It soon became clear to Benjamin that she needed to know as much about business and government bureaucracy as she did about Gulf-borne illnesses if she was to keep her business afloat, and so she enrolled at Tulane University’s business school. Twice a week, she made the 250-mile round trip commute to New Orleans to complete the work for her master’s degree in business administration. While in school, Benjamin discovered a little-known provision in a 1977 health clinic law that made federal money available to help pay for the operation of a clinic or office in places like Bayou La Batre, where medical help is badly needed. Once classified as a rural health clinic, Benjamin’s practice would receive a lump sum for each Medicare or Medicaid patient she treated rather than having to bill separately for office visits, X-rays, and other services.
Benjamin converted her private practice into a rural health clinic so that she could continue to practice medicine in the environment she enjoyed. Benjamin, a registered nurse, insurance clerk, part-time receptionist, licensed practical nurse, and medical students doing a rural rotation for school served approximately 3,600 patients as of 1996, a patient base 60 percent white, 20 percent black, and the rest Southeast Asian immigrants. To be a good physician, said David Satcher, then director of the Centers for Disease Control and Prevention in Atlanta and now U.S. surgeon general, one must “know the community. Regina has gone further than most in reaching out. She has a sensitivity to the culture.”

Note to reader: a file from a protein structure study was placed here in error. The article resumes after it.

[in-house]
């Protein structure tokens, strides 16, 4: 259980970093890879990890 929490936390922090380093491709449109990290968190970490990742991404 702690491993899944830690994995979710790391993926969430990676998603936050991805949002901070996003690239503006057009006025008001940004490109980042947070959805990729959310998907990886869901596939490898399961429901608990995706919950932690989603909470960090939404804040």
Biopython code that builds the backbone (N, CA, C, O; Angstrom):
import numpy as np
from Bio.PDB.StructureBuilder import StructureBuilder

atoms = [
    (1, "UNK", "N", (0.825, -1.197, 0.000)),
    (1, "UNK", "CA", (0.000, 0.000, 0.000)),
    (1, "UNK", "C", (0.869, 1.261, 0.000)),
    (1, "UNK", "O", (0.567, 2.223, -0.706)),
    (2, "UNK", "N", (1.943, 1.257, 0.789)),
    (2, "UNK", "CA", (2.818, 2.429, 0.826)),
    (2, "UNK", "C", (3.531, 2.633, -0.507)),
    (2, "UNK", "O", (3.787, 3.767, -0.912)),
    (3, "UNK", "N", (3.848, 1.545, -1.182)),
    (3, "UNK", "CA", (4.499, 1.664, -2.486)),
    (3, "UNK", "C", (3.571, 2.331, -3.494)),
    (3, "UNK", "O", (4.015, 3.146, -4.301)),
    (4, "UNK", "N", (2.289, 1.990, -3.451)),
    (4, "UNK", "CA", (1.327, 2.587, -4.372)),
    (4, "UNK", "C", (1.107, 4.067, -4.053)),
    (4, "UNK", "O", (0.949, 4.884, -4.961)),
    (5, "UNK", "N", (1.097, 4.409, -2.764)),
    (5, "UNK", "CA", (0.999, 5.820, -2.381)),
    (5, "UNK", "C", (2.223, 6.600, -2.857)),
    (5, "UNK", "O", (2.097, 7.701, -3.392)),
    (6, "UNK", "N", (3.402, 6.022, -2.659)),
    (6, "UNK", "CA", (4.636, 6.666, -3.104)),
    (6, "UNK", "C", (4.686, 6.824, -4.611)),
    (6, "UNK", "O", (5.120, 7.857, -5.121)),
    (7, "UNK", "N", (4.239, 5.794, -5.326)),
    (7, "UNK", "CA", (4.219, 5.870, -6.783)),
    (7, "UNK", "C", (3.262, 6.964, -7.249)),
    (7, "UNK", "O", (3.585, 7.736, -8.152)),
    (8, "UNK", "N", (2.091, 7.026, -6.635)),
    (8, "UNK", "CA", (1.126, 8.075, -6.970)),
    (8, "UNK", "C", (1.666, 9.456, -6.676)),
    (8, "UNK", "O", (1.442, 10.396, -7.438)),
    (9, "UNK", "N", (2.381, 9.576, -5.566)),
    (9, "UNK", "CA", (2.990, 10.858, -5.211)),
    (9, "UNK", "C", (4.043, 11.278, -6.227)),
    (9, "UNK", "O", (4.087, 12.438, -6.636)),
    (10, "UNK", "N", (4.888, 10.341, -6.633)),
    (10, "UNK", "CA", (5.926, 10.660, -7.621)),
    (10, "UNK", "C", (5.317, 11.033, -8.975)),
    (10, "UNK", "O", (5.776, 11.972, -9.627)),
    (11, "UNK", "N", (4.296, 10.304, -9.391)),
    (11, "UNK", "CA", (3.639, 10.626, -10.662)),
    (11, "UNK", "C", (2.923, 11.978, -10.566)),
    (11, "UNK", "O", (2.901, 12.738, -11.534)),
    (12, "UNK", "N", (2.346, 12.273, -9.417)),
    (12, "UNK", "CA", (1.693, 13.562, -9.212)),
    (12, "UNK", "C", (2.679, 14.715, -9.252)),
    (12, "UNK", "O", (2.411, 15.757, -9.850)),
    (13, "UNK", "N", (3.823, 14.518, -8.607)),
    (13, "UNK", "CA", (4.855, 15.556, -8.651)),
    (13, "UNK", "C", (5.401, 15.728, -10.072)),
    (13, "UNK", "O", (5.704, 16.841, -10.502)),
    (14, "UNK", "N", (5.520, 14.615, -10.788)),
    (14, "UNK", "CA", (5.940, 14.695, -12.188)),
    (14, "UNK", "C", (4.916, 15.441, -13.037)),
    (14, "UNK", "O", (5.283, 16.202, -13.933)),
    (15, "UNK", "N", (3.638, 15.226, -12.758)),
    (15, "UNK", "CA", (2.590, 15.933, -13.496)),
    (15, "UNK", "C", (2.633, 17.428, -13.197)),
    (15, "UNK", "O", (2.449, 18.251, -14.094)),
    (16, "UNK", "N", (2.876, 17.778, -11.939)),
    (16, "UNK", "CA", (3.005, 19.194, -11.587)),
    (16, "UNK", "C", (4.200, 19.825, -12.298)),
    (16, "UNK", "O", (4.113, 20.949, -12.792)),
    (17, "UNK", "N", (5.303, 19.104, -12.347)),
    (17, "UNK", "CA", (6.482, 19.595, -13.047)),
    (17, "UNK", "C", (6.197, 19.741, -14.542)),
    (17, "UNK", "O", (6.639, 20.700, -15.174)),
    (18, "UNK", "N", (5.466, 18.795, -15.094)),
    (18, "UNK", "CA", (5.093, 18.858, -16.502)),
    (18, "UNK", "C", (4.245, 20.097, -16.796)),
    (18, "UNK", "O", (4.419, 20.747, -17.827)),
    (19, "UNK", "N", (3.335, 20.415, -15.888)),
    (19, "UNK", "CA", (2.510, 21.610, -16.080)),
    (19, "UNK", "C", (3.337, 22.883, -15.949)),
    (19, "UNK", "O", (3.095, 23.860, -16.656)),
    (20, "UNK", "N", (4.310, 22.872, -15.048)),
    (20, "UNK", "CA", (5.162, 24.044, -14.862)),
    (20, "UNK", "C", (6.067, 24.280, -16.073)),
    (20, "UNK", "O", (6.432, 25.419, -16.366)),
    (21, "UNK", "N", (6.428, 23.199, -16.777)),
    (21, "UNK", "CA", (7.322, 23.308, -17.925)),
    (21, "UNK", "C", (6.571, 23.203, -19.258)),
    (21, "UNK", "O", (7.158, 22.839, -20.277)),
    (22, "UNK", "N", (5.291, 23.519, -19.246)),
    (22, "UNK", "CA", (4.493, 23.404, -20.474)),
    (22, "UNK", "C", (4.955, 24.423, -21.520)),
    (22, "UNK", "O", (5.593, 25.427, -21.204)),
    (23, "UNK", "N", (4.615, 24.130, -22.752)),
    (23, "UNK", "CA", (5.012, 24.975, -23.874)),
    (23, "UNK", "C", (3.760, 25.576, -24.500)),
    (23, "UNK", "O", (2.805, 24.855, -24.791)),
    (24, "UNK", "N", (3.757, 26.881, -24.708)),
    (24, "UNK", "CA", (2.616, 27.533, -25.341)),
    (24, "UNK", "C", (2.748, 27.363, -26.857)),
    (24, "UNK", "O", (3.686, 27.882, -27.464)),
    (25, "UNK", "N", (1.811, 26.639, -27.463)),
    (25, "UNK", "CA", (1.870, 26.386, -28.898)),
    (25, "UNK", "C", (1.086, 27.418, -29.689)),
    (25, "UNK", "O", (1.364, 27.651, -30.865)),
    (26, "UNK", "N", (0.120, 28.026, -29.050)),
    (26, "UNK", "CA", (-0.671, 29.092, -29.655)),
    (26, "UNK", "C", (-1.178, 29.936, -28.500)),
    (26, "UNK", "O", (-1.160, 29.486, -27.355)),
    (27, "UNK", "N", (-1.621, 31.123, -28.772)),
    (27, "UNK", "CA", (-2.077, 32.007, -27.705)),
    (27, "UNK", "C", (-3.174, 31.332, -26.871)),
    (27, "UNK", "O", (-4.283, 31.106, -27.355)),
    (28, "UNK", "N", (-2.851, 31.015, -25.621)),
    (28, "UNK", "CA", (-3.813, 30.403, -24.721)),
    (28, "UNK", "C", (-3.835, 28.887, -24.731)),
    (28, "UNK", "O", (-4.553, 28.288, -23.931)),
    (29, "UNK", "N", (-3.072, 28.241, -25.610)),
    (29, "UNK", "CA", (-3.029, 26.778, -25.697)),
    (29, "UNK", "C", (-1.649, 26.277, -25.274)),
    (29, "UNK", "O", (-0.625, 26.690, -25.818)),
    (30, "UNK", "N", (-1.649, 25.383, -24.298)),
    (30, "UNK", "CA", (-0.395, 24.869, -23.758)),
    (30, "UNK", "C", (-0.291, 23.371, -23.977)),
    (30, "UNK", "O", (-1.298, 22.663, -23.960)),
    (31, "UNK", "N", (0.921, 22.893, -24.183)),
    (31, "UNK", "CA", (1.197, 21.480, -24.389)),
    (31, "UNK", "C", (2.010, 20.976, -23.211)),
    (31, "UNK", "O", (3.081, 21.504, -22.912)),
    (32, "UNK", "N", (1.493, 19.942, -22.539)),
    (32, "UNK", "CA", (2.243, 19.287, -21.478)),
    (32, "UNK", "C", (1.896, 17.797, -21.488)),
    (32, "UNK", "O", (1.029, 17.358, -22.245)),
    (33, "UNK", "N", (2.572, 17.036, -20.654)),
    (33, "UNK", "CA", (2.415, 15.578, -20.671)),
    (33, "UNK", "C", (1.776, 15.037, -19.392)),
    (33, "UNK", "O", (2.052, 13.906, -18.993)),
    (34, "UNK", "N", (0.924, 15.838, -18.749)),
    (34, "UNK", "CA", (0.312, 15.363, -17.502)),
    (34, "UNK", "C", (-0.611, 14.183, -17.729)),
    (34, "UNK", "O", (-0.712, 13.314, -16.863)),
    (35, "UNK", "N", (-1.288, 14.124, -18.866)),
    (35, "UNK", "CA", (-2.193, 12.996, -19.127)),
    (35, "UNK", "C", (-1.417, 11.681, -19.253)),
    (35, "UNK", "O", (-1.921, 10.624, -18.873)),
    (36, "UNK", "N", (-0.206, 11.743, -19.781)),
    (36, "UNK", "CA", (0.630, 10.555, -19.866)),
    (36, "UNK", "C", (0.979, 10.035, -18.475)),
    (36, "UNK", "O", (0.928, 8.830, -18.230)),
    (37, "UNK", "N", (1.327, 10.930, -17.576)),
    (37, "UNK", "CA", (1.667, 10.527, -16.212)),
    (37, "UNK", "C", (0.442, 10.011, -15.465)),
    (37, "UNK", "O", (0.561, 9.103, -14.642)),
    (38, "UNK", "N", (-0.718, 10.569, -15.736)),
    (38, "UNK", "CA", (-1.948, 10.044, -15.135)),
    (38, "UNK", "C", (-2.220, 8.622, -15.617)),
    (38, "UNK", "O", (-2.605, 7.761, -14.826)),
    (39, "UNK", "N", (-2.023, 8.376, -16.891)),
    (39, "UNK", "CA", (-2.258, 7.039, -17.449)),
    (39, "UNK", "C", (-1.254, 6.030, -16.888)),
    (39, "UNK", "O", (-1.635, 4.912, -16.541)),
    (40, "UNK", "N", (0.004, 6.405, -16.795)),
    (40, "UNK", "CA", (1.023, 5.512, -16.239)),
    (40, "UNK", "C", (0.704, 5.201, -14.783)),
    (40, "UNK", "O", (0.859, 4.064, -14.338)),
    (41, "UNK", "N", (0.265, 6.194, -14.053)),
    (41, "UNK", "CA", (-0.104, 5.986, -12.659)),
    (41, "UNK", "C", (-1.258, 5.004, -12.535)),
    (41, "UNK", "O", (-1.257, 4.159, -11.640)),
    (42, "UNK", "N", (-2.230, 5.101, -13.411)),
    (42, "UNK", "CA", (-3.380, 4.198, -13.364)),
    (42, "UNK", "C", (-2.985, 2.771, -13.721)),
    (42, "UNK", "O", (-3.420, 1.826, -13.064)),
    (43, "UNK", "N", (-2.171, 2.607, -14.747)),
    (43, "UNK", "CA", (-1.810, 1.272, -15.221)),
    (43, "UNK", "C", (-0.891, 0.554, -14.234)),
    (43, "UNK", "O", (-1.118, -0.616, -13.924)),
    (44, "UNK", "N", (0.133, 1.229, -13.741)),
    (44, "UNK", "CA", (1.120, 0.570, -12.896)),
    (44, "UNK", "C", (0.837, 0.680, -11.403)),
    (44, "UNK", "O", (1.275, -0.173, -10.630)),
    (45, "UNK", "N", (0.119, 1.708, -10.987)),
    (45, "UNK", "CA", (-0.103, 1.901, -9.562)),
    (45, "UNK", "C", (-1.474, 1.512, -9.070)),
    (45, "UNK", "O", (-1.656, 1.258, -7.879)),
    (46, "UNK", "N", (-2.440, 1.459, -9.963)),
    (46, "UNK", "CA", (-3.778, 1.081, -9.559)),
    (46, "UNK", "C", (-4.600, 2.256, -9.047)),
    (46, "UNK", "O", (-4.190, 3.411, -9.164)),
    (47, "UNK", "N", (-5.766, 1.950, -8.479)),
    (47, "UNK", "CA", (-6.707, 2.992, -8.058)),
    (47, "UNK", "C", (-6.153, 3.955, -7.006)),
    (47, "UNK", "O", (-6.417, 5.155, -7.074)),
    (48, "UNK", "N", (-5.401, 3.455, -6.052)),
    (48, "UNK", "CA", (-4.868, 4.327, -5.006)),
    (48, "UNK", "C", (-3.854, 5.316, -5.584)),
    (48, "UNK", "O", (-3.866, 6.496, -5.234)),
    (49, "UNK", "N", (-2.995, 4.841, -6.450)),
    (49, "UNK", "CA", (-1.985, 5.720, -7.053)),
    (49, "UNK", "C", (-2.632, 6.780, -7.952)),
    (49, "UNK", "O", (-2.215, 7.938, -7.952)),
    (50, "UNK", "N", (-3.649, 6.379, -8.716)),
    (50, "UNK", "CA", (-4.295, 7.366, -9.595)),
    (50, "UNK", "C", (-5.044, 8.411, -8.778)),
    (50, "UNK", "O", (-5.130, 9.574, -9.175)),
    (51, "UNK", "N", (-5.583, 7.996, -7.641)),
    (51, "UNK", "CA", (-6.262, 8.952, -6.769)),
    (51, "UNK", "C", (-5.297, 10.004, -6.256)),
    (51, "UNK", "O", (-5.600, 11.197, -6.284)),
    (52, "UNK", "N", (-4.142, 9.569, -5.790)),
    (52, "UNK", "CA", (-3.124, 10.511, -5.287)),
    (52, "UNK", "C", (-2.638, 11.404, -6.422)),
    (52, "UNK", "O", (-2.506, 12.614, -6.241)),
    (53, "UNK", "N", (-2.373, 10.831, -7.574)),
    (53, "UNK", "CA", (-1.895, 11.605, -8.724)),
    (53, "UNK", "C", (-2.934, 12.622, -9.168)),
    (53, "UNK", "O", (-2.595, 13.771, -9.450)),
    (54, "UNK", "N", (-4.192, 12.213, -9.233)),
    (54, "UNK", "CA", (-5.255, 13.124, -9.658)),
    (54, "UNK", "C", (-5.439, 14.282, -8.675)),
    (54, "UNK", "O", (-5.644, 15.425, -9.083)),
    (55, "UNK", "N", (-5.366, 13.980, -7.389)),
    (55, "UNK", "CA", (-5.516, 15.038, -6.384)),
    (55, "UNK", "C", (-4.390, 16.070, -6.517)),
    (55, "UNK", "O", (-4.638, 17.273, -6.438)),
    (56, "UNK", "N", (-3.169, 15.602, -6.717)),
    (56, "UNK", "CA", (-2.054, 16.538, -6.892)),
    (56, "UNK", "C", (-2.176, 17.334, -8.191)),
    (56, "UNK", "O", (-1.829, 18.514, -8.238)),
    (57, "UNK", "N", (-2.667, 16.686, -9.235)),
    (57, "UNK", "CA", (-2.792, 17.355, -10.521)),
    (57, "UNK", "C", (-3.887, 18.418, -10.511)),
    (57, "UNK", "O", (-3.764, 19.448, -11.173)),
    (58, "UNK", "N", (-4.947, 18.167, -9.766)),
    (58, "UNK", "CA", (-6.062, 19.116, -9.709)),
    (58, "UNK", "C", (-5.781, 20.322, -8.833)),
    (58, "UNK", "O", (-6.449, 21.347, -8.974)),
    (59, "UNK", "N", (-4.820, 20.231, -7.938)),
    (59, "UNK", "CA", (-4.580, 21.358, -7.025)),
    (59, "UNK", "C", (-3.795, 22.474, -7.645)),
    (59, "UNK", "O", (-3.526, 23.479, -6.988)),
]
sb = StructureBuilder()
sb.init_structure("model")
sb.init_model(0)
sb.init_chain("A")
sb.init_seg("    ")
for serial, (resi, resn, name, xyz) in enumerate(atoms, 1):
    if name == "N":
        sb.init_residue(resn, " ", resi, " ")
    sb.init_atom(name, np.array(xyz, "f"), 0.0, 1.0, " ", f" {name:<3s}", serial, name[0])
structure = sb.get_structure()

Benjamin may be the perfect prescription for the ills of the American health care system, but she is also particularly frustrated with it. “What I hate,” she explained to Bragg, “is writing a prescription for someone who can’t get it filled because they don’t have any money. People can’t buy medicine, they can’t buy anything.” To Benjamin, then, Bayou La Batre is “both a home and a cause.”
Not surprisingly, Benjamin has won many national accolades for her work, and she is often consulted on opening health facilities in underserved areas. For instance, she conducted a rural-health clinic conference that was broadcast nationwide via satellite so people could ask her questions related to improving the economic viability of rural clinics. She also regularly presents the concerns of her patients to the national medical community. “I want to make a difference for my patients and speak for them,” she told Jet. Towards this end, she has assumed leadership positions with the American Medical Association (AMA). Moreover, in 1995 she became the first black woman, only the second black, and the first physician under the age of 40 to be elected to the AMA’s board of trustees, a position she held until 1998. She has further been heralded as an “Angel in a White Coat” by the New York Times, “Person of the Week” on ABC’s World News Tonight, “Woman of the Year” by CBS This Morning, and one of the “Nation’s Fifty Future Leaders Age Forty and Under” by Time Magazine. But it is her patients who bestow upon her the greatest praise.